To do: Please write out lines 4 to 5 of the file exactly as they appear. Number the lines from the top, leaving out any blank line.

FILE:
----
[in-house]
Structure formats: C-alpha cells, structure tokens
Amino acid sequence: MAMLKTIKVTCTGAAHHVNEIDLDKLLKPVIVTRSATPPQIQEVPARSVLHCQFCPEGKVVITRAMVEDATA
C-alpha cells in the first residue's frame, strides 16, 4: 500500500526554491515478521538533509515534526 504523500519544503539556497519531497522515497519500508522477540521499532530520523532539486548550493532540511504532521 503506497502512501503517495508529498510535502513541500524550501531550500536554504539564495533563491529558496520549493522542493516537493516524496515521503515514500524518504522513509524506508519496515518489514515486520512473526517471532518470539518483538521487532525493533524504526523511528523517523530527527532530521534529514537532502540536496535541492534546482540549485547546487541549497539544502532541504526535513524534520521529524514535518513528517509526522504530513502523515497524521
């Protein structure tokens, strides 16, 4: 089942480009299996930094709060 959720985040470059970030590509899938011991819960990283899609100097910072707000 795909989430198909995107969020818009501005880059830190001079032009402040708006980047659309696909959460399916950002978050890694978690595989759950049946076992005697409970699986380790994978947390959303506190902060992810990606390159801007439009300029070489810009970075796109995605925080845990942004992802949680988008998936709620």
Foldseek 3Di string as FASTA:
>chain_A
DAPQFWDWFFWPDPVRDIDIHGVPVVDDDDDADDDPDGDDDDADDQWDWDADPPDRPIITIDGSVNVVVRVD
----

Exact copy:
C-alpha cells in the first residue's frame, strides 16, 4: 500500500526554491515478521538533509515534526 504523500519544503539556497519531497522515497519500508522477540521499532530520523532539486548550493532540511504532521 503506497502512501503517495508529498510535502513541500524550501531550500536554504539564495533563491529558496520549493522542493516537493516524496515521503515514500524518504522513509524506508519496515518489514515486520512473526517471532518470539518483538521487532525493533524504526523511528523517523530527527532530521534529514537532502540536496535541492534546482540549485547546487541549497539544502532541504526535513524534520521529524514535518513528517509526522504530513502523515497524521
């Protein structure tokens, strides 16, 4: 089942480009299996930094709060 959720985040470059970030590509899938011991819960990283899609100097910072707000 795909989430198909995107969020818009501005880059830190001079032009402040708006980047659309696909959460399916950002978050890694978690595989759950049946076992005697409970699986380790994978947390959303506190902060992810990606390159801007439009300029070489810009970075796109995605925080845990942004992802949680988008998936709620």